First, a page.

R. Kelly’s music used to (and still does) ignite parties.
Now it ignites heated debates between discerning party patrons. And for good reason.
His earliest songs — the ones from his classic album 12 Play — don’t help.
- “I like the crotch on you”
- “Bump N Grind”
- “It Seems Like You’re Ready”
Anytime I hear them now I get the shivers and it ain’t sexy. Hear me out. They’re bangers. But the rumours have smudged my love for the music. I get creeped out when R. Kelly’s music enters my head. And I’m left with one thought.
What do we do when persistent allegations or vile behaviour taint our most revered artists?
I love Lethal Weapon but despite Mel Gibson. His rants about jews and blacks didn’t stop Mark Walhberg or Will Farrell from working with him. And people went to see Daddy’s Home 2. It made more than $110 million.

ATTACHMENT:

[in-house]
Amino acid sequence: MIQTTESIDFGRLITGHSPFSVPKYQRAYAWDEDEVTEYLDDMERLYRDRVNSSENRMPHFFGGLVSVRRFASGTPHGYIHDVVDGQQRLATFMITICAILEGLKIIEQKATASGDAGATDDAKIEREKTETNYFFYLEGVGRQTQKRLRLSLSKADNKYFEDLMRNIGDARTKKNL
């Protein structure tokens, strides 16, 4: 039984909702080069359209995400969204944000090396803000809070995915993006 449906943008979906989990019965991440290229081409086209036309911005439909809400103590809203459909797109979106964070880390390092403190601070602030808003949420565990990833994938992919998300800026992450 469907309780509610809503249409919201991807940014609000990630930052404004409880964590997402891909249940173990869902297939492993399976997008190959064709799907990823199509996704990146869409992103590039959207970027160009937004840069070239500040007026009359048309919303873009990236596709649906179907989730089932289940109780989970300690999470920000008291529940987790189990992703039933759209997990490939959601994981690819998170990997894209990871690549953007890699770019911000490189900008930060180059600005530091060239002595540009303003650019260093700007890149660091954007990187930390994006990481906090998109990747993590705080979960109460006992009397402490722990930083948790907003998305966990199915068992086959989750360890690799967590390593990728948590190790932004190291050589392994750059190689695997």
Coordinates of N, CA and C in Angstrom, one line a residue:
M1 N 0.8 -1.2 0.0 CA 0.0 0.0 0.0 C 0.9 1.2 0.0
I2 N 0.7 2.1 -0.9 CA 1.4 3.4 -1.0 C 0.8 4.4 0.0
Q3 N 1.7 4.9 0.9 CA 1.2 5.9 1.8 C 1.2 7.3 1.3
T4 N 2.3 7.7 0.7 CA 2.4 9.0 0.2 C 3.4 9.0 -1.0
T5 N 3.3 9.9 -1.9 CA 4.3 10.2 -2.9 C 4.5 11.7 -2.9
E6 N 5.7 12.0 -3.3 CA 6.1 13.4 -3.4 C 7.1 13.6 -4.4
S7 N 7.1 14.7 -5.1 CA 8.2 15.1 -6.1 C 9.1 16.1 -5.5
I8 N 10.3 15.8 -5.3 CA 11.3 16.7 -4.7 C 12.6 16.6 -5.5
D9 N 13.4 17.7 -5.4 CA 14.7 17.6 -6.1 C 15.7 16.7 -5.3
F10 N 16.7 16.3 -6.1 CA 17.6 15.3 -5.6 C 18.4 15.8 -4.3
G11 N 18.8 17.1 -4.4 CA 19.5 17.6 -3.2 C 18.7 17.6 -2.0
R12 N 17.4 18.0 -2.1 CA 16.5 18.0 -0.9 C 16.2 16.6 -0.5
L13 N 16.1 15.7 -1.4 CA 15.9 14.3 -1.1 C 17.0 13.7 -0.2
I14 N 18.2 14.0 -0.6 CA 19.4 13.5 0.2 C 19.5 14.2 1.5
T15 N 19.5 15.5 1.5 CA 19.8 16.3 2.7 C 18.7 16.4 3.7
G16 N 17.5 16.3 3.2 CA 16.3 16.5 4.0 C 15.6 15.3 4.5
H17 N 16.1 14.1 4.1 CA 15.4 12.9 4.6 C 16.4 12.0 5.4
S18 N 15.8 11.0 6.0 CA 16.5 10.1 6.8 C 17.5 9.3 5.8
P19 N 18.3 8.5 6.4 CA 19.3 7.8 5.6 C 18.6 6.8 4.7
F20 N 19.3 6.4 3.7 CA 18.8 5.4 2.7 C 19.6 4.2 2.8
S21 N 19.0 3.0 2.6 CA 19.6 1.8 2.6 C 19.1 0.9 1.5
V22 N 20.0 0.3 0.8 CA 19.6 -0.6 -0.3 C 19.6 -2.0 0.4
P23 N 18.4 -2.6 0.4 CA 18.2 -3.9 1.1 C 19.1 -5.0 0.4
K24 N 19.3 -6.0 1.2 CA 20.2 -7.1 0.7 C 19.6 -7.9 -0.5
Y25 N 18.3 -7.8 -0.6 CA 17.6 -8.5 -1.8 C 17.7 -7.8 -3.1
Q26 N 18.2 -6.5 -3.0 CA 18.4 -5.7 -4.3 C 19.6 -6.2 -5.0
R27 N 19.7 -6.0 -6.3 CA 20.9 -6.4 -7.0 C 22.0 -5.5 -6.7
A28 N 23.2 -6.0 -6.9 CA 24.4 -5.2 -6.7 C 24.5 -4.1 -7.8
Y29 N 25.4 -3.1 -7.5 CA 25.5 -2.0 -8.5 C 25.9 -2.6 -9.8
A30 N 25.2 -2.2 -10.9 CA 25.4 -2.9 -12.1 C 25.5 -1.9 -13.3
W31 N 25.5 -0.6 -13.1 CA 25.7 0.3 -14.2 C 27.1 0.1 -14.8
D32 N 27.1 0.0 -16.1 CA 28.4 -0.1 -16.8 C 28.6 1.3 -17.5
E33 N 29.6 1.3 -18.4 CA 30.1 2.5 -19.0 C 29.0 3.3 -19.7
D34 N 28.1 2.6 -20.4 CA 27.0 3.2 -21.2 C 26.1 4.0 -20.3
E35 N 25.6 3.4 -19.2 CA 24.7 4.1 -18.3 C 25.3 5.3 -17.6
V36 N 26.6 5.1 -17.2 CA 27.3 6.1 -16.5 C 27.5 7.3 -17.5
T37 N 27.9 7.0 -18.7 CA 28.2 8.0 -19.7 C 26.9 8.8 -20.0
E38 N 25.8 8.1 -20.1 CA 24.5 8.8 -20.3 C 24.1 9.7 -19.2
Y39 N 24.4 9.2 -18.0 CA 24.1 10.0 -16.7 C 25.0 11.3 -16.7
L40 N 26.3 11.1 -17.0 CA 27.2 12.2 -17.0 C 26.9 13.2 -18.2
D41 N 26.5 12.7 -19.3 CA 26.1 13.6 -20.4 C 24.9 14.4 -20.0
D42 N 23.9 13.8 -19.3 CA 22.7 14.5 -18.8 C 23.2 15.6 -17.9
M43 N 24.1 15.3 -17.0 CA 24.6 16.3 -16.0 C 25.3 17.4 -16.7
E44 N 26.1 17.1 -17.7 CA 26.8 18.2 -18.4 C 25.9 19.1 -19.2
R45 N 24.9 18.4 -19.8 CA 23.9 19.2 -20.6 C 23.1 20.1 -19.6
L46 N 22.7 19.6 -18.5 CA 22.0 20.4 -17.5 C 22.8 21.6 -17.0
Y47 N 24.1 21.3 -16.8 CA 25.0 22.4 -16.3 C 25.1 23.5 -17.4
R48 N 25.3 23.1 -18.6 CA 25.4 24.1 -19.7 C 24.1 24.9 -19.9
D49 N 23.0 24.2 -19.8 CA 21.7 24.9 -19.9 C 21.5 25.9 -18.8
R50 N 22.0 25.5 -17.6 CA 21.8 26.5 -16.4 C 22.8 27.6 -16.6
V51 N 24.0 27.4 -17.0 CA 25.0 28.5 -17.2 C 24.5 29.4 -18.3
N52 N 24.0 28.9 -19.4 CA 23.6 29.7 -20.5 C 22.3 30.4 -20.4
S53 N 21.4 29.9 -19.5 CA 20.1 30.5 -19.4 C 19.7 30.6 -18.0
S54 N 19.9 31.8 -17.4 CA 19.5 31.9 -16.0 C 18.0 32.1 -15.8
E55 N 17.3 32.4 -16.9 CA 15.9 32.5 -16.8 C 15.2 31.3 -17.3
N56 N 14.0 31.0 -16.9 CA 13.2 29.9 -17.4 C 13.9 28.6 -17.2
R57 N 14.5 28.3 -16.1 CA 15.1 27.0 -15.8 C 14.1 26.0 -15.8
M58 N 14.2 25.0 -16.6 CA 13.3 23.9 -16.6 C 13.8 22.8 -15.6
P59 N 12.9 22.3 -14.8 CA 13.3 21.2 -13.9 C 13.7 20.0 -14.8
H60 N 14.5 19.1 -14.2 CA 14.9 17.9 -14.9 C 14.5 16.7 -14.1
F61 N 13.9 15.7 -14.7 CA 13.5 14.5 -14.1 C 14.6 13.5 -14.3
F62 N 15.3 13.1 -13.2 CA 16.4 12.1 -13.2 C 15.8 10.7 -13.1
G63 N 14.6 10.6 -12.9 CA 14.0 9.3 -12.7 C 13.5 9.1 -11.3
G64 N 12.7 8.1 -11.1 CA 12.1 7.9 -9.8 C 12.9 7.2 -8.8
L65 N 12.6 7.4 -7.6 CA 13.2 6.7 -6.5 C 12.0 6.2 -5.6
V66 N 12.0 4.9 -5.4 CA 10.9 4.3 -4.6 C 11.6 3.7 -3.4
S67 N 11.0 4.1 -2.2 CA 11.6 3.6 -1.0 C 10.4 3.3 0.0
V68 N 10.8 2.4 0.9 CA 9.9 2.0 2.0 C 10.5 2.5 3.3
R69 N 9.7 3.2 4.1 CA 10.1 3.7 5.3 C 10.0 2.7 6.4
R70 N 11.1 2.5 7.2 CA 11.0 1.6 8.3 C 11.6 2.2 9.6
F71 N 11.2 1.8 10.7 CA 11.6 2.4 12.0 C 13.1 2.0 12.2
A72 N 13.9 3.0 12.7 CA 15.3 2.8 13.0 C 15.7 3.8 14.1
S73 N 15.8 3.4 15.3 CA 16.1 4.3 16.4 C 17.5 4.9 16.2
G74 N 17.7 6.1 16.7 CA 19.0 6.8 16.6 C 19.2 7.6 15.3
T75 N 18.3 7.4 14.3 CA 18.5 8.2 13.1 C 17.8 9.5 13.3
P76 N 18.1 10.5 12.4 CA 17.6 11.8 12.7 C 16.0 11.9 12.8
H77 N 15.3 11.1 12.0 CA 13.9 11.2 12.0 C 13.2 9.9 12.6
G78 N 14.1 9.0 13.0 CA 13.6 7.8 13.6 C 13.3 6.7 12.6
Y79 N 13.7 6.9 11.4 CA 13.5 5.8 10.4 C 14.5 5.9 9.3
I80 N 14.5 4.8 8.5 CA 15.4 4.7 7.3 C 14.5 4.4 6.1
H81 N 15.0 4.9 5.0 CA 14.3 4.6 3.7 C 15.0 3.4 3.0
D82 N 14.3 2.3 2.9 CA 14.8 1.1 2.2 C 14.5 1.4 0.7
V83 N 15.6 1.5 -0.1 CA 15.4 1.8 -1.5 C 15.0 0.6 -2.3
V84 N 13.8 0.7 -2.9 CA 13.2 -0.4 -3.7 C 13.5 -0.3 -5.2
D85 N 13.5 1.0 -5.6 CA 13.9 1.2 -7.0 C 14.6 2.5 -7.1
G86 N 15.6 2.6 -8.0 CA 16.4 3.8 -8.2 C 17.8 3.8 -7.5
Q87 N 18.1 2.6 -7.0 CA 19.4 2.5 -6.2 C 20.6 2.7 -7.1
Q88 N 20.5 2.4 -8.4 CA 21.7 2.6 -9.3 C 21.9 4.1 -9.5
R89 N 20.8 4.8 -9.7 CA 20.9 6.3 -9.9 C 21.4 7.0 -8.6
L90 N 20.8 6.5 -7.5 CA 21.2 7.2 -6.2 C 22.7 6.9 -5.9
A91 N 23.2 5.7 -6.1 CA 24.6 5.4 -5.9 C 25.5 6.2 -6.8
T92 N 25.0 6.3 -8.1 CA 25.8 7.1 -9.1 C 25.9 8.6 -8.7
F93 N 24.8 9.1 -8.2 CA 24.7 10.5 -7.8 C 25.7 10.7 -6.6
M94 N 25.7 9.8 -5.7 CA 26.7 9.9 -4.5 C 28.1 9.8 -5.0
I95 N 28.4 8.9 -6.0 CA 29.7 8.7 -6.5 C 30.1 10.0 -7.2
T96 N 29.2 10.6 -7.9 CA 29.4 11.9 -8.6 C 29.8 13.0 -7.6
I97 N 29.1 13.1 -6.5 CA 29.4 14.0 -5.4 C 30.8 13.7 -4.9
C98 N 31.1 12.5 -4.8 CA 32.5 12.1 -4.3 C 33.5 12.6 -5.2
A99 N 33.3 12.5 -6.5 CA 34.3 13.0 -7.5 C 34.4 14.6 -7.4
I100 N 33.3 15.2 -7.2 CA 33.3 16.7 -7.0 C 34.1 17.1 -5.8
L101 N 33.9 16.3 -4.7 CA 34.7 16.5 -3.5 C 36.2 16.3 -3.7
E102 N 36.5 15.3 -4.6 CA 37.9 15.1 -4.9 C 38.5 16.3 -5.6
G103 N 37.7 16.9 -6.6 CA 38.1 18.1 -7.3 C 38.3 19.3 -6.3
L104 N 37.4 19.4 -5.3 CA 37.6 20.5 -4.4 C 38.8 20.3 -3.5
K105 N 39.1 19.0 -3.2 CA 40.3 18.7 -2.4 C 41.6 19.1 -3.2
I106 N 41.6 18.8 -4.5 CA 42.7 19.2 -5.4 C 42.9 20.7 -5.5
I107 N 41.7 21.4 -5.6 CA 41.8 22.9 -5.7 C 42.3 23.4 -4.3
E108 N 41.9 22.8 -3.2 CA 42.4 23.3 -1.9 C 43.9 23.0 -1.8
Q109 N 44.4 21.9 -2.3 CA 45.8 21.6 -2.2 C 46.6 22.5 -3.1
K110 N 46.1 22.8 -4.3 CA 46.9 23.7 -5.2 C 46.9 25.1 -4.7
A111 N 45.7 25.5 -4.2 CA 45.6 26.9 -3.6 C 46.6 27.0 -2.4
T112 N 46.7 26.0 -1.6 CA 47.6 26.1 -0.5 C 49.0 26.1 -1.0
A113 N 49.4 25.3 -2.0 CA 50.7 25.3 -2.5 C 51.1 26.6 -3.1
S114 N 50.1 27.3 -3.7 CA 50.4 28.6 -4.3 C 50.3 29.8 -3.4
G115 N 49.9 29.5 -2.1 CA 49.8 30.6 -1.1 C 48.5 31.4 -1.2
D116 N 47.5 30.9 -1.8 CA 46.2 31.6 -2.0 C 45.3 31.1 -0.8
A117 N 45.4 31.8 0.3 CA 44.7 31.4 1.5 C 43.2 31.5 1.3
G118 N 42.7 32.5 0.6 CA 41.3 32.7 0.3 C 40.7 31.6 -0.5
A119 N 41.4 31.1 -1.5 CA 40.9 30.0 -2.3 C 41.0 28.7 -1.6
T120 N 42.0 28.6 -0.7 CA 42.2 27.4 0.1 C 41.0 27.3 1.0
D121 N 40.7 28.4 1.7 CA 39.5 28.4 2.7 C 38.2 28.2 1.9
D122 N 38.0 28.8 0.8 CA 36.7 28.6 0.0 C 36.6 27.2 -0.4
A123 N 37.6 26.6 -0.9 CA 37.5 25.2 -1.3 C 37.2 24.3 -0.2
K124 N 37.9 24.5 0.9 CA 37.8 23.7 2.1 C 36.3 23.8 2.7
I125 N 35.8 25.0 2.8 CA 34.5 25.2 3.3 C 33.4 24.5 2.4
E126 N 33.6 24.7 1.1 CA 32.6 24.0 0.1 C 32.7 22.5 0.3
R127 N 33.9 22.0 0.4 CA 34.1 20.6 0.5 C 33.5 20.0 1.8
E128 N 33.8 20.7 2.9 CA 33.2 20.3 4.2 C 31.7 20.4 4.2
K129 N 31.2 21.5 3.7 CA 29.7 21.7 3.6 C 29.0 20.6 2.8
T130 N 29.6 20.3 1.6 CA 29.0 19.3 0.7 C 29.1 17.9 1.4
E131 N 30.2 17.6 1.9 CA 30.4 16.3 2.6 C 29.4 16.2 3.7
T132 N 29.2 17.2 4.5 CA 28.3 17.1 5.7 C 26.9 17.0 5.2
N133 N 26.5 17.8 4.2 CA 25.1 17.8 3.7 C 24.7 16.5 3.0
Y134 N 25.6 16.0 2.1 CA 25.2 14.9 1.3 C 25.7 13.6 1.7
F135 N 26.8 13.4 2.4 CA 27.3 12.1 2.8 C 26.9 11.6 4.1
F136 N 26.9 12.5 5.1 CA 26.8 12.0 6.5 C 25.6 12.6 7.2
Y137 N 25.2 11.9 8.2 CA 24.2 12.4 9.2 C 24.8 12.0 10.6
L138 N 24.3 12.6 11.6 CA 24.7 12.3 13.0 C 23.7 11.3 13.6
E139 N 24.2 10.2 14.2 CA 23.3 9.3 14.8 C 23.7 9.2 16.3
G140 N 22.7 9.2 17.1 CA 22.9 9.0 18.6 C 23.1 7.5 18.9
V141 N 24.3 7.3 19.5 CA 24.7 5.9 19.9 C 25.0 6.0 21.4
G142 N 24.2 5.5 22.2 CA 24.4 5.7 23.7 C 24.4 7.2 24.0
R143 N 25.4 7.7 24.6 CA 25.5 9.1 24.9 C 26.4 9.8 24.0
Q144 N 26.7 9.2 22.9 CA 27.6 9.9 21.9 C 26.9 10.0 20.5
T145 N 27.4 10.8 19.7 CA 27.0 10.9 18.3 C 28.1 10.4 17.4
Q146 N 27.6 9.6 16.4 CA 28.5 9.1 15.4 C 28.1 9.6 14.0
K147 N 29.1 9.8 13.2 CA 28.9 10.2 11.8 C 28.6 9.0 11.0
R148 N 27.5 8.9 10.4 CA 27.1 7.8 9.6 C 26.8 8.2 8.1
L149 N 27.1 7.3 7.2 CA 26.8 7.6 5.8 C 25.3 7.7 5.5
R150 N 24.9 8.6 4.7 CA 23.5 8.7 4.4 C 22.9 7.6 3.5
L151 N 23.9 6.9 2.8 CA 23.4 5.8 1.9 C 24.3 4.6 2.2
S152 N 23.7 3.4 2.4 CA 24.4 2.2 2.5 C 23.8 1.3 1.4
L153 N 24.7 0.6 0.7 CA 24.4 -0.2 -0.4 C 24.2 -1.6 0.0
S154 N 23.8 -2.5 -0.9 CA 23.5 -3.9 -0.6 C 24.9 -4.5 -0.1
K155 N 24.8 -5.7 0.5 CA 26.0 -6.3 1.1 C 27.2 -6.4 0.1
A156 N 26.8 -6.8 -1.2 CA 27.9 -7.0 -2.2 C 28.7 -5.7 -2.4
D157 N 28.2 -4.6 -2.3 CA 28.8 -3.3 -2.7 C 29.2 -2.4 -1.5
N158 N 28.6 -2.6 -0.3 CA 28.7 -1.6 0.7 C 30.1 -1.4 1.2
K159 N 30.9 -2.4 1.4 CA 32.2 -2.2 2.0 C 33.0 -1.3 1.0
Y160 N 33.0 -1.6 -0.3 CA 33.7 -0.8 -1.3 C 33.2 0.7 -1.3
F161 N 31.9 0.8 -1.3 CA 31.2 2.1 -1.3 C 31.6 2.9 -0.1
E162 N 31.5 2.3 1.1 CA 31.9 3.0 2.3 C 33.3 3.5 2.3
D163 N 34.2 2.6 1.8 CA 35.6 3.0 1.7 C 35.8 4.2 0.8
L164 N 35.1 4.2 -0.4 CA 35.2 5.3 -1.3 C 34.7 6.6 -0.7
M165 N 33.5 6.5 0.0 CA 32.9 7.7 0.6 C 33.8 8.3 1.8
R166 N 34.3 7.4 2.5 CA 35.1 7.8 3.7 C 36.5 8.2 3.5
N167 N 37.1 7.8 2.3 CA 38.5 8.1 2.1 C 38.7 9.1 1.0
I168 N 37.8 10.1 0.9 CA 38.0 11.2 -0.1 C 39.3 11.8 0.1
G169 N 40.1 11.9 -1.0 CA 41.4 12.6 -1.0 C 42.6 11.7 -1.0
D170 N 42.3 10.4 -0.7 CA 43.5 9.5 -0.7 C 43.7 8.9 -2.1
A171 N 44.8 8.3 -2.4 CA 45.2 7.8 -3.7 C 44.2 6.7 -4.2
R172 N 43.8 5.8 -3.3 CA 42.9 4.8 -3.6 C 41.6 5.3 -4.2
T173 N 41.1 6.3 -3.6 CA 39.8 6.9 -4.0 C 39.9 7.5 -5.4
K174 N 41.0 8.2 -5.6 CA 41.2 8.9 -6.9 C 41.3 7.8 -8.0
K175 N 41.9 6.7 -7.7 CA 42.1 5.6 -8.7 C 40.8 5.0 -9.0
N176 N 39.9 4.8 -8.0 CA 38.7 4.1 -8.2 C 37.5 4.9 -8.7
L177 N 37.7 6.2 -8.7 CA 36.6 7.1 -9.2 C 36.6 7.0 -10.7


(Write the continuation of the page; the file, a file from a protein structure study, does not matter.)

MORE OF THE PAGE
I used to lecture a friend about Roman Polanski almost every time we met. Then again, I had no problem calming my daughter with Michael Jackson’s Off The Wall.
Many black people adore Bill Cosby. But I will never again ask my wife to complement my Cosby Halloween costume, which consisted of a sweater and catchphrases, with a tray of jell-o shooters. I won’t.
The answer to my question isn’t black and white. It’s many shades of gray and depends on the place and the people.
On New Year’s Eve I was at party with many feminists, including myself. R. Kelly came on and we all looked at each other, wondering who wasn’t creeped out.